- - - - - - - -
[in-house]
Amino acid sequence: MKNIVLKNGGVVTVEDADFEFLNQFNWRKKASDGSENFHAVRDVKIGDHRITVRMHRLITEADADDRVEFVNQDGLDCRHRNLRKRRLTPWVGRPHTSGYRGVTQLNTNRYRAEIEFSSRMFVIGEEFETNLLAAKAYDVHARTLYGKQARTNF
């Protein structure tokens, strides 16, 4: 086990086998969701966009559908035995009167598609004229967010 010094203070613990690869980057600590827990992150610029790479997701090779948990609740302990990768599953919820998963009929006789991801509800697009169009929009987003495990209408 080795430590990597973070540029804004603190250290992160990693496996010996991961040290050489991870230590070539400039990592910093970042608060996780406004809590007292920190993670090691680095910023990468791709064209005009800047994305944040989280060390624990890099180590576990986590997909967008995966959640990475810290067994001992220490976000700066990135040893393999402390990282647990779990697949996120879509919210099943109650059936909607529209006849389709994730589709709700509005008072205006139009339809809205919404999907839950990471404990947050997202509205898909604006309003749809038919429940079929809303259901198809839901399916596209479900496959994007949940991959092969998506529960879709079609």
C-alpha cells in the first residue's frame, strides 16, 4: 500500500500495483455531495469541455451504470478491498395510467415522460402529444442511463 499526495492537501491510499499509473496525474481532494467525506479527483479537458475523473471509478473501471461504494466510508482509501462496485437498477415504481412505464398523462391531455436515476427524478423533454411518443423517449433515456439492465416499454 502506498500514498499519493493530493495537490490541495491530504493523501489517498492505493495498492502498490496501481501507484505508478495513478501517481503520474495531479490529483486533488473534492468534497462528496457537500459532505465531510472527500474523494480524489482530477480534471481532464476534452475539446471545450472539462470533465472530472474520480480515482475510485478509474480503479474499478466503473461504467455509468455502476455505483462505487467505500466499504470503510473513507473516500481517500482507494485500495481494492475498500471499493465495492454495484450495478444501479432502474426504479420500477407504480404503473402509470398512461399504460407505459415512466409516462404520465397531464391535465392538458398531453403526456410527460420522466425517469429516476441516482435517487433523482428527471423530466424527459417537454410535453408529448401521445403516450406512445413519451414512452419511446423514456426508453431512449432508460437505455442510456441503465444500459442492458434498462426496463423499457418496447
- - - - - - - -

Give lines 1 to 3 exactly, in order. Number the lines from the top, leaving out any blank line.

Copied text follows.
[in-house]
Amino acid sequence: MKNIVLKNGGVVTVEDADFEFLNQFNWRKKASDGSENFHAVRDVKIGDHRITVRMHRLITEADADDRVEFVNQDGLDCRHRNLRKRRLTPWVGRPHTSGYRGVTQLNTNRYRAEIEFSSRMFVIGEEFETNLLAAKAYDVHARTLYGKQARTNF
């Protein structure tokens, strides 16, 4: 086990086998969701966009559908035995009167598609004229967010 010094203070613990690869980057600590827990992150610029790479997701090779948990609740302990990768599953919820998963009929006789991801509800697009169009929009987003495990209408 080795430590990597973070540029804004603190250290992160990693496996010996991961040290050489991870230590070539400039990592910093970042608060996780406004809590007292920190993670090691680095910023990468791709064209005009800047994305944040989280060390624990890099180590576990986590997909967008995966959640990475810290067994001992220490976000700066990135040893393999402390990282647990779990697949996120879509919210099943109650059936909607529209006849389709994730589709709700509005008072205006139009339809809205919404999907839950990471404990947050997202509205898909604006309003749809038919429940079929809303259901198809839901399916596209479900496959994007949940991959092969998506529960879709079609």